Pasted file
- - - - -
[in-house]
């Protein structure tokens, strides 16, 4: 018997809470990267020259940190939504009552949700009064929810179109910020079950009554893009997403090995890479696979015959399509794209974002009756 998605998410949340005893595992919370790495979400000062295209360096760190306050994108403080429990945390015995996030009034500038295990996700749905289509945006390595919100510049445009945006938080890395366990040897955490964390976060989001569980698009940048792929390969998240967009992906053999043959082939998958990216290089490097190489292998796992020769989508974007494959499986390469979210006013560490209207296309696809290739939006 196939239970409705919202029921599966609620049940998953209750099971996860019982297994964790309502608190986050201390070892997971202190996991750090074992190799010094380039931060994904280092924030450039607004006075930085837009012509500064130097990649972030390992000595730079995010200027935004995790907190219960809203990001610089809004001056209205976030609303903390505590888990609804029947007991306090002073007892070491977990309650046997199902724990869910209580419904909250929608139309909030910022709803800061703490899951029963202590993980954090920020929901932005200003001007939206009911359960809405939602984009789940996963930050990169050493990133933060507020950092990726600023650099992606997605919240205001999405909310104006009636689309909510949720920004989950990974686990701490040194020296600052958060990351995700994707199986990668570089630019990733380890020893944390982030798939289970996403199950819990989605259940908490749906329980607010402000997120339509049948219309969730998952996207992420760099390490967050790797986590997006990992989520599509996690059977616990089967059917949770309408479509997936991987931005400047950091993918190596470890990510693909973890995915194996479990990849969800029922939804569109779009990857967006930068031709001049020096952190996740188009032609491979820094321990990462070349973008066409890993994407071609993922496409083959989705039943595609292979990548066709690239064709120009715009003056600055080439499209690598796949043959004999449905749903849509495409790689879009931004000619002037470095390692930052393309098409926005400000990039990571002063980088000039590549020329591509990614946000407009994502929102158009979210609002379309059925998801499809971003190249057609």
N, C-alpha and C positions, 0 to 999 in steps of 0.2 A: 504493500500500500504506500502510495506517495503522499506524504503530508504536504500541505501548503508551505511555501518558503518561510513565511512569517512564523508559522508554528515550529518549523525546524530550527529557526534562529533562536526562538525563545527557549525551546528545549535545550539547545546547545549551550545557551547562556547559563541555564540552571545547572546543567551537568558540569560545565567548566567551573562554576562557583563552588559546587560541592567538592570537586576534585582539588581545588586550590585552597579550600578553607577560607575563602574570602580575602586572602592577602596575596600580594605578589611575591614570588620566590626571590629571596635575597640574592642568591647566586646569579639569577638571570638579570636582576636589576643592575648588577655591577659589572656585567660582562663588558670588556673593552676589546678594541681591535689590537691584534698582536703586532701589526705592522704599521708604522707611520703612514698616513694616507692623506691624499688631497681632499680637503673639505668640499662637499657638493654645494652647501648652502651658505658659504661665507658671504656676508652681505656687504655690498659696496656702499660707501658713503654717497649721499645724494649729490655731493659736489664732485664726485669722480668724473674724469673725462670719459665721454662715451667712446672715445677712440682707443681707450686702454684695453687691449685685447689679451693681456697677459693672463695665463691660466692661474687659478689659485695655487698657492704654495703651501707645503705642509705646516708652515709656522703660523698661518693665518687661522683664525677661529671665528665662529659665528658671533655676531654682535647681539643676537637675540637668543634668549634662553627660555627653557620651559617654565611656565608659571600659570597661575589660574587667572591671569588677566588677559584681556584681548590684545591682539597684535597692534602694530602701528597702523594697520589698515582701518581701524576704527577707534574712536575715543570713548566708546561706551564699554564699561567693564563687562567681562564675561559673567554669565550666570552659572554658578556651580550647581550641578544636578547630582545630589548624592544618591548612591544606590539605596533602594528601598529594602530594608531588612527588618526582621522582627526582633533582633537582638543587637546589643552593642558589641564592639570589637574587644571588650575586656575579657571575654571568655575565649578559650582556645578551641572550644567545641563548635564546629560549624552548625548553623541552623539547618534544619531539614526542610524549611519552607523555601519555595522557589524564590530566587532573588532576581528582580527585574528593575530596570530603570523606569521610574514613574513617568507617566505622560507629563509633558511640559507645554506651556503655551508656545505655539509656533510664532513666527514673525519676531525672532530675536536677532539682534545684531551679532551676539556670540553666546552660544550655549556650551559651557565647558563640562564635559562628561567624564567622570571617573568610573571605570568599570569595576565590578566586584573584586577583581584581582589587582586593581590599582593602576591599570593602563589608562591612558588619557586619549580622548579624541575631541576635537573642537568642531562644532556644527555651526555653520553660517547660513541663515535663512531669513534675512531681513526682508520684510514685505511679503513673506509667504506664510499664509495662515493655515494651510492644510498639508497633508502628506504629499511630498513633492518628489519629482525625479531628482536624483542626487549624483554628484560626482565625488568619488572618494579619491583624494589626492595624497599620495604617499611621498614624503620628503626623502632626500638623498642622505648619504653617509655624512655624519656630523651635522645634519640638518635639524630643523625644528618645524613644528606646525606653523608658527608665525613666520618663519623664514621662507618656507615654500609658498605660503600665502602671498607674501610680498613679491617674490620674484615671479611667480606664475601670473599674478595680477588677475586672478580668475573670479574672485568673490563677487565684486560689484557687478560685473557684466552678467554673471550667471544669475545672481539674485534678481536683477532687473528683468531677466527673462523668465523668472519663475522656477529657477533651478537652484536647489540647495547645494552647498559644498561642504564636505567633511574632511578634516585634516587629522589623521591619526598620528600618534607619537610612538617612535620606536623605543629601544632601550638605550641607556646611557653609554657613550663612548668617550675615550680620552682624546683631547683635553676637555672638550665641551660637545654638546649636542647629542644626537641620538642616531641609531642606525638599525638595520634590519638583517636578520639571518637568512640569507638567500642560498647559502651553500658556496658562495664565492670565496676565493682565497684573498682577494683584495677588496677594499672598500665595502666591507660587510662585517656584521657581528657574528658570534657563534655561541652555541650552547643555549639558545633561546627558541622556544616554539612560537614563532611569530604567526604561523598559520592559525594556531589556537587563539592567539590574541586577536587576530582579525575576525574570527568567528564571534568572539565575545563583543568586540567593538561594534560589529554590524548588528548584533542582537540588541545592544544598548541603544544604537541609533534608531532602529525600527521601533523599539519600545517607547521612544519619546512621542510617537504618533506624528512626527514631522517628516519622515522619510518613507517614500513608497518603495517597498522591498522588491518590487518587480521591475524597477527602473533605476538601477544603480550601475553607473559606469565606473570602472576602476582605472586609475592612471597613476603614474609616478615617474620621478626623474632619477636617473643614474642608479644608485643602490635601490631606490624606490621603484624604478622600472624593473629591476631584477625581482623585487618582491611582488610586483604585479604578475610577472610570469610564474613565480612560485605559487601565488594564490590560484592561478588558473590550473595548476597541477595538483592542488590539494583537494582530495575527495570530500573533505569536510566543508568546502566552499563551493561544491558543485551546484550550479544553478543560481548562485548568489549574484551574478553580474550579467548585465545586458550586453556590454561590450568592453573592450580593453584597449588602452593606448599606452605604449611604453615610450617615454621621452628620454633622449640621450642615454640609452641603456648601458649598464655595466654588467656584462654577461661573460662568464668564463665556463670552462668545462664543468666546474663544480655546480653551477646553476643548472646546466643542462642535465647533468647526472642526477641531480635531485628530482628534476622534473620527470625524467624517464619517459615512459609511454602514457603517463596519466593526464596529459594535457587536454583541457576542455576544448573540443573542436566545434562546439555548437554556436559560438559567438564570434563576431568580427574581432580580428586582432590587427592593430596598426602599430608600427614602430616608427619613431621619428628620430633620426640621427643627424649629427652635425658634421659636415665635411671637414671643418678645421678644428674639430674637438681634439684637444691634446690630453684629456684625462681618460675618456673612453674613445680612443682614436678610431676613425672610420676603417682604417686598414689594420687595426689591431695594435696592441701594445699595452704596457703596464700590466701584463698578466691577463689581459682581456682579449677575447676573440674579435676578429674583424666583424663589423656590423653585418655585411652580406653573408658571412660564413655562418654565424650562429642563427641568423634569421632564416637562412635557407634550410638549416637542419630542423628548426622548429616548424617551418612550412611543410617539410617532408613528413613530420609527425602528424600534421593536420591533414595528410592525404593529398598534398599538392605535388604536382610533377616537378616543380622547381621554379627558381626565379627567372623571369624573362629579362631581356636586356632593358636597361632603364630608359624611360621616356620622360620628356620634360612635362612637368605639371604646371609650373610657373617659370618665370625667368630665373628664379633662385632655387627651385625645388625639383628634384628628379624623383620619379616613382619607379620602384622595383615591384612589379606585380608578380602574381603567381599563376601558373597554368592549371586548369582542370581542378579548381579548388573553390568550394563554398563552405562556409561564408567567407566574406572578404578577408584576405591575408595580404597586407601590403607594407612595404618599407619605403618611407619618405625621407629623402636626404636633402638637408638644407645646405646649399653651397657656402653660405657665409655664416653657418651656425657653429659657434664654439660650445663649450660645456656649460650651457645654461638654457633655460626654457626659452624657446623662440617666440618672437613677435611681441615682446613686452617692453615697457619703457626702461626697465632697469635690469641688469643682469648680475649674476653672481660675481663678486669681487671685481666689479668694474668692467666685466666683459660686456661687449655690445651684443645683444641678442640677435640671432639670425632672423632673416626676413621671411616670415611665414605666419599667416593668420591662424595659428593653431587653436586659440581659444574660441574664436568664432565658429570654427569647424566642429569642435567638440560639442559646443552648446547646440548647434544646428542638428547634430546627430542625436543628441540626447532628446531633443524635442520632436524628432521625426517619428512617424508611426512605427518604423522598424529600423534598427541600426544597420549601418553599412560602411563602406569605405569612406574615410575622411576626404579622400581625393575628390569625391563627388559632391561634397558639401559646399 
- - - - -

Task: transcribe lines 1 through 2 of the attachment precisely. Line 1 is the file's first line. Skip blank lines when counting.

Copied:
[in-house]
């Protein structure tokens, strides 16, 4: 018997809470990267020259940190939504009552949700009064929810179109910020079950009554893009997403090995890479696979015959399509794209974002009756 998605998410949340005893595992919370790495979400000062295209360096760190306050994108403080429990945390015995996030009034500038295990996700749905289509945006390595919100510049445009945006938080890395366990040897955490964390976060989001569980698009940048792929390969998240967009992906053999043959082939998958990216290089490097190489292998796992020769989508974007494959499986390469979210006013560490209207296309696809290739939006 196939239970409705919202029921599966609620049940998953209750099971996860019982297994964790309502608190986050201390070892997971202190996991750090074992190799010094380039931060994904280092924030450039607004006075930085837009012509500064130097990649972030390992000595730079995010200027935004995790907190219960809203990001610089809004001056209205976030609303903390505590888990609804029947007991306090002073007892070491977990309650046997199902724990869910209580419904909250929608139309909030910022709803800061703490899951029963202590993980954090920020929901932005200003001007939206009911359960809405939602984009789940996963930050990169050493990133933060507020950092990726600023650099992606997605919240205001999405909310104006009636689309909510949720920004989950990974686990701490040194020296600052958060990351995700994707199986990668570089630019990733380890020893944390982030798939289970996403199950819990989605259940908490749906329980607010402000997120339509049948219309969730998952996207992420760099390490967050790797986590997006990992989520599509996690059977616990089967059917949770309408479509997936991987931005400047950091993918190596470890990510693909973890995915194996479990990849969800029922939804569109779009990857967006930068031709001049020096952190996740188009032609491979820094321990990462070349973008066409890993994407071609993922496409083959989705039943595609292979990548066709690239064709120009715009003056600055080439499209690598796949043959004999449905749903849509495409790689879009931004000619002037470095390692930052393309098409926005400000990039990571002063980088000039590549020329591509990614946000407009994502929102158009979210609002379309059925998801499809971003190249057609």